Ministers clawing back £251m from carers hit by DWP’s allowance failures

ministers clawing back £251m from carers hit by dwp’s allowance failures

More than 134,000 people who care for loved ones are being forced to repay often huge sums. Photograph: Westend61 GmbH/Alamy

Ministers are clawing back more than £250m from unpaid carers over benefit infringements that occurred largely as a result of government failures, it can be revealed.

More than 134,000 people who care for loved ones are being forced to repay often huge carer’s allowance overpayments. The debts are incurred in many cases through no fault of their own, and leave carers saddled with enormous debts, and some with criminal convictions.

The Department for Work and Pensions (DWP) promised five years ago to fix the problems that mean carers are not immediately alerted when they earn more than the £151-a-week limit that renders them eligible for carer’s allowance.

However, a successions of ministers have failed to fix the problem, leaving tens of thousands of unpaid carers – who save the UK £160bn a year and help prop up NHS and social care services – in financial hardship while they repay the debt.

Ministers were made aware of the negative financial and emotional impact of overpayments on carers through a DWP-commissioned study completed in 2021, but its publication was blocked for three years until it was finally released on Thursday after pressure from MPs and campaigners.

The Guardian has revealed how more than 134,000 unpaid carers are repaying these huge penalties, in some cases as high as £20,000, as a result of the DWP’s failures. There are 156,000 outstanding carer’s allowance debts, suggesting some carers are paying back more than one overpayment.

Callout

Stephen Timms, the chair of the Commons work and pensions committee, on Saturday renewed his call for the government’s spending watchdog to investigate the scandal after ministers revealed the total sum being recouped was £251m.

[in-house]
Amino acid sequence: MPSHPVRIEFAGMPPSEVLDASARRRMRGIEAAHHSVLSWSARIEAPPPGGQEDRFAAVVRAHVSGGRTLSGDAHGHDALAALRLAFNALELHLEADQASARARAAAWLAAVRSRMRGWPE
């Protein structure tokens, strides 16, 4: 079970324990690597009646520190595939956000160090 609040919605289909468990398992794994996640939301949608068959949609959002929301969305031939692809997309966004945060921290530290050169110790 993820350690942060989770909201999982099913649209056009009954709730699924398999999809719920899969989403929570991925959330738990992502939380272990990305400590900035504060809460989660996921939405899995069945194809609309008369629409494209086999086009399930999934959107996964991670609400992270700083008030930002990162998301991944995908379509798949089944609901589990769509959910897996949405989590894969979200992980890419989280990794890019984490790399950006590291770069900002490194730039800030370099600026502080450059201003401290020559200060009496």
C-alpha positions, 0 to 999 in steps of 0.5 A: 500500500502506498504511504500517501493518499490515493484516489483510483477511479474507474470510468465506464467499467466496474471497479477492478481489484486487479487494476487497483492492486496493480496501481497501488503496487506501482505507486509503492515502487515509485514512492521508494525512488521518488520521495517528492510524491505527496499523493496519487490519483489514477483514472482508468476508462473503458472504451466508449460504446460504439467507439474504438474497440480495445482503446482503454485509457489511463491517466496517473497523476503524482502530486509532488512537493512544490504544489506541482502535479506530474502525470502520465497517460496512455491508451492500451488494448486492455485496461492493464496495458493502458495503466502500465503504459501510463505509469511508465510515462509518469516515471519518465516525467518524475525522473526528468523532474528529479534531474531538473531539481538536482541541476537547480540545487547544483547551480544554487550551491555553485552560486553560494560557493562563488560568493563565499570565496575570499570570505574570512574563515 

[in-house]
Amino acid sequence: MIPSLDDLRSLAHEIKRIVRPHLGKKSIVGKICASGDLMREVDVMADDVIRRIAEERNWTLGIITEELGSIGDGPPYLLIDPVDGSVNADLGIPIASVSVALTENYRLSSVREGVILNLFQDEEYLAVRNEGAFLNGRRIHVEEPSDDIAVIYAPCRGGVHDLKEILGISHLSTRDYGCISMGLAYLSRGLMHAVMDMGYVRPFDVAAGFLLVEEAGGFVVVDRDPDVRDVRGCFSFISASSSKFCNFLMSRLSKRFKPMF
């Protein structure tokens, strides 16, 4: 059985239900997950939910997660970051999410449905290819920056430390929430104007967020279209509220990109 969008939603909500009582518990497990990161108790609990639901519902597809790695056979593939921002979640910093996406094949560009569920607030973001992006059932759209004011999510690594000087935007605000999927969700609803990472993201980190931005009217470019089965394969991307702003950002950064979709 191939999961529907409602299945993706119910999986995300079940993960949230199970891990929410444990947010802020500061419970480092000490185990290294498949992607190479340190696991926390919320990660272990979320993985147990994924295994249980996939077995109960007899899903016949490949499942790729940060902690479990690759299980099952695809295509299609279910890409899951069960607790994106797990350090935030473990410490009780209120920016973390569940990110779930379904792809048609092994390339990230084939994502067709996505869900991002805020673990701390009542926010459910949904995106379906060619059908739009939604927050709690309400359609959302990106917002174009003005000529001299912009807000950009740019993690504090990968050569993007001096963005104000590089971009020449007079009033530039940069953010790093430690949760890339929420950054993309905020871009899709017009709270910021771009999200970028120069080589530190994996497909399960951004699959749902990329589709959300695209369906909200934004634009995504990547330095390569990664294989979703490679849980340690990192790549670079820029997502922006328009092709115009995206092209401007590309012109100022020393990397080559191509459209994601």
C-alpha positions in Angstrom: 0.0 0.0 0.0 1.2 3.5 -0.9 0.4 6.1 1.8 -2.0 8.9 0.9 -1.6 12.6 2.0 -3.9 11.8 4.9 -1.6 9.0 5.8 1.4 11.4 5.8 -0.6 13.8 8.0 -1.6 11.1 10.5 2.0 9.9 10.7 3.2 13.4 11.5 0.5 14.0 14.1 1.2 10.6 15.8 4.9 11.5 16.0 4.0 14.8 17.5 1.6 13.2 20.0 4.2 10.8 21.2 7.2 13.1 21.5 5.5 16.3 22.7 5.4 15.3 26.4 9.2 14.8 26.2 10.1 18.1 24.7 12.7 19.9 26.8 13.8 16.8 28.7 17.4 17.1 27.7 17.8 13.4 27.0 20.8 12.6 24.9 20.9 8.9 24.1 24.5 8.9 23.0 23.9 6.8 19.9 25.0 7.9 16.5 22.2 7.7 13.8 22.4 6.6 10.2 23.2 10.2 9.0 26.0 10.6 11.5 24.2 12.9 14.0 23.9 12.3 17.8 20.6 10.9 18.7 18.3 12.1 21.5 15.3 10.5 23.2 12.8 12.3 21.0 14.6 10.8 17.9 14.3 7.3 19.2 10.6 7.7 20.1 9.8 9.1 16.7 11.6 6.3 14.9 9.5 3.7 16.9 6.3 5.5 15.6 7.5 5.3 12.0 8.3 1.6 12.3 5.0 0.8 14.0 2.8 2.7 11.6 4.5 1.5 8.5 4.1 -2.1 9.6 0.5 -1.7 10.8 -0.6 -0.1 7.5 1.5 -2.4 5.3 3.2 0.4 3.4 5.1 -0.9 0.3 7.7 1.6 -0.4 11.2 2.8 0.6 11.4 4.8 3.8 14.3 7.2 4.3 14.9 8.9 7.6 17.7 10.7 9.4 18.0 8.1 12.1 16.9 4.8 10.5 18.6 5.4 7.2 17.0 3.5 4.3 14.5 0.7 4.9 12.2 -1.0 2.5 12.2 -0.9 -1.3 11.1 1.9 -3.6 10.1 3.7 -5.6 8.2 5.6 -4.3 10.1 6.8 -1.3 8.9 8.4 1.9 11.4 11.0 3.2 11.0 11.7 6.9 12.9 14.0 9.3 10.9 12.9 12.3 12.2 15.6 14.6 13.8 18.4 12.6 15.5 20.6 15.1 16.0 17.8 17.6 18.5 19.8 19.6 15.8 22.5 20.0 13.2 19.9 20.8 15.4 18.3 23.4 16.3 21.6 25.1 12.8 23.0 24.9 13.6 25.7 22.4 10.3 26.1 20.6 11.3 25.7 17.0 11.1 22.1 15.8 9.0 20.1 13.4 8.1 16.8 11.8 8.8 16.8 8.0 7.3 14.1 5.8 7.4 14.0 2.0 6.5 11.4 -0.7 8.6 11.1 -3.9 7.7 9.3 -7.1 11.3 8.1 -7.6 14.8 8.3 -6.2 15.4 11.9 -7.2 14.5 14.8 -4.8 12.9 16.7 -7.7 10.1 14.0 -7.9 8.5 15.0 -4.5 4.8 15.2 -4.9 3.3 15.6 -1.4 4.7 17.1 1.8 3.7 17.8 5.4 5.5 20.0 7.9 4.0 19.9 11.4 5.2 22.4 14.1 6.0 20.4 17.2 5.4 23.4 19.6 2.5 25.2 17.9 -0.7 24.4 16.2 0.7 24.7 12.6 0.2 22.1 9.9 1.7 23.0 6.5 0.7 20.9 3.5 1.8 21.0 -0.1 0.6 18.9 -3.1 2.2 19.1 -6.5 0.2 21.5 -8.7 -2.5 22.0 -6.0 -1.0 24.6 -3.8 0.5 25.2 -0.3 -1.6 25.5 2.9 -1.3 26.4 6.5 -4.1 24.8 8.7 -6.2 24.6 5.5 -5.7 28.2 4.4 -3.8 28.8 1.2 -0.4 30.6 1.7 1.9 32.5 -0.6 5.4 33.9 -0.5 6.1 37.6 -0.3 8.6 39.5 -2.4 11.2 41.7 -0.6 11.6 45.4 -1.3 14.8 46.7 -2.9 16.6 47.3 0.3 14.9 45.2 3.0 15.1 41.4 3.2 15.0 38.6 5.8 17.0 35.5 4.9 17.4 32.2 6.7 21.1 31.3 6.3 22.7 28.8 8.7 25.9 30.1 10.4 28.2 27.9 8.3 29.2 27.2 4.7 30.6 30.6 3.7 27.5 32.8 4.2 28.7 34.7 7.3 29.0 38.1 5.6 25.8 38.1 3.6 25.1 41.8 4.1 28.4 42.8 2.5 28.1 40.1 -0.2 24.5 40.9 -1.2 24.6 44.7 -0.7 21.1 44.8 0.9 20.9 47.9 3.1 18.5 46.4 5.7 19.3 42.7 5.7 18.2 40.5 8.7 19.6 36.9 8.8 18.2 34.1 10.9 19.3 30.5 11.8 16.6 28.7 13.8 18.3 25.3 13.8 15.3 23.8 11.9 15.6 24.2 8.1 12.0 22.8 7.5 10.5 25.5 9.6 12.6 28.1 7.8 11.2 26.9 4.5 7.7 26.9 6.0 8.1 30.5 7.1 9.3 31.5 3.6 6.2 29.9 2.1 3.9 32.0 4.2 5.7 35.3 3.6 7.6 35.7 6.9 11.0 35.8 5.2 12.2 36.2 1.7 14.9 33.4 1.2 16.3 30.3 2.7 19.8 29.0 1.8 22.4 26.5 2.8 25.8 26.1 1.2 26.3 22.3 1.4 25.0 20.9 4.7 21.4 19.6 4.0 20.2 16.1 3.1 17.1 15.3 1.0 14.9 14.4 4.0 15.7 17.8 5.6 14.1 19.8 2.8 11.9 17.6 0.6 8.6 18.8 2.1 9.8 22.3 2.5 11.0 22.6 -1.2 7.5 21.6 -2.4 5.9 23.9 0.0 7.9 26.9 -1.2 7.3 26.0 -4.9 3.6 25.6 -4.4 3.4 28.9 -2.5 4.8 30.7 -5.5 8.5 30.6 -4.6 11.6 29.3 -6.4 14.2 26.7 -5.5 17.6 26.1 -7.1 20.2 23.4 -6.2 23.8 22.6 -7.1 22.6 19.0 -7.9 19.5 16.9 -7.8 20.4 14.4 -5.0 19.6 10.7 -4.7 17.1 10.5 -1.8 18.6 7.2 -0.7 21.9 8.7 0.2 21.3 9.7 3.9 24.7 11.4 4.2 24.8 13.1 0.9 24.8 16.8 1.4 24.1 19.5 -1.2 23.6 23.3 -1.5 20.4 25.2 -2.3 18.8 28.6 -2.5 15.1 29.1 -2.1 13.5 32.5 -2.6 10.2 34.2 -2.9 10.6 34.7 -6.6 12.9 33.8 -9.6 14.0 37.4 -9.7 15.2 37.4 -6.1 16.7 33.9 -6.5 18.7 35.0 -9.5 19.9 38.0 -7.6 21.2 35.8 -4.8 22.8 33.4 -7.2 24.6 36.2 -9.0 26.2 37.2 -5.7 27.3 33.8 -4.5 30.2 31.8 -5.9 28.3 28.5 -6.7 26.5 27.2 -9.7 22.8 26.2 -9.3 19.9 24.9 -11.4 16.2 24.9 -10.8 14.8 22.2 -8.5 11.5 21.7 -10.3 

He told the Guardian: “That’s a strikingly large sum of money that DWP should never have paid out in the first place.

“These overpayments are causing a lot of distress for carers but there is also a financial propriety issue here. It’s a very good reason for the National Audit Office (NAO) to have another look at carer’s allowance overpayments.”

The cross-party Commons work and pensions committee last week wrote to the NAO urging it to investigate the DWP “given the scale of the problem, the lack of progress made since 2019 and the cost to the taxpayer of a system that fails to prevent or rectify overpayments”.

Official figures show about 70% of carer’s allowance overpayments occur when someone earns more than the £151-a-week limit – the equivalent of 13 hours a week on the “national living wage” – while caring for a loved one.

In many cases these overpayments have been allowed to build for years despite the DWP’s promise in 2019 to immediately notify unpaid carers when they exceeded the earnings threshold.

Emily Holzhausen, the director of policy and public affairs at Carers UK, said it was “breathtakingly devastating” to see the scale of the money being taken from often low-paid and exhausted unpaid carers, almost always through no fault of their own.

“The impact on carers is appalling, with carers’ mental health taking a real knock and some saying that they’ve got to rock bottom,” she said.

Holzhausen said the debts had left unpaid carers struggling with shame that made their “already challenging [role] even more difficult”. She added: “To some this might feel like just a number. To us, that is hundreds of thousands of carers’ lives being negatively affected.”

Mel Stride, the work and pensions secretary, will be questioned about the growing scandal next week when he appears before MPs on the work and pensions committee.

Overpayments happen when a carer breaches a government-imposed cap that states they cannot earn more than £151 a week in a paid job while receiving the £81.90 allowance. Instead of asking carers to pay back the amount that exceeded the threshold, the DWP claws back the whole £81.90 for each week that was in breach.

This means a carer who earned £1 more than the £151 threshold for 52 weeks would typically have to pay back £4,258.80, rather than £52.

The latest official figures show dozens of these carers are paying back more than £20,000 each, while 11,600 are paying back sums greater than £5,000.

A DWP spokesperson said: “The total amount of carer’s allowance overpayments includes historical debts which the department is seeking to recover. In comparison, carer’s allowance expenditure is forecast to be £4.2bn this year alone.

“We are also progressing an enhanced notification strategy as part of our ongoing commitment to customer engagement, which will help ensure customers fulfil their obligations to inform DWP when changes in their circumstances have occurred, building on existing communications.”

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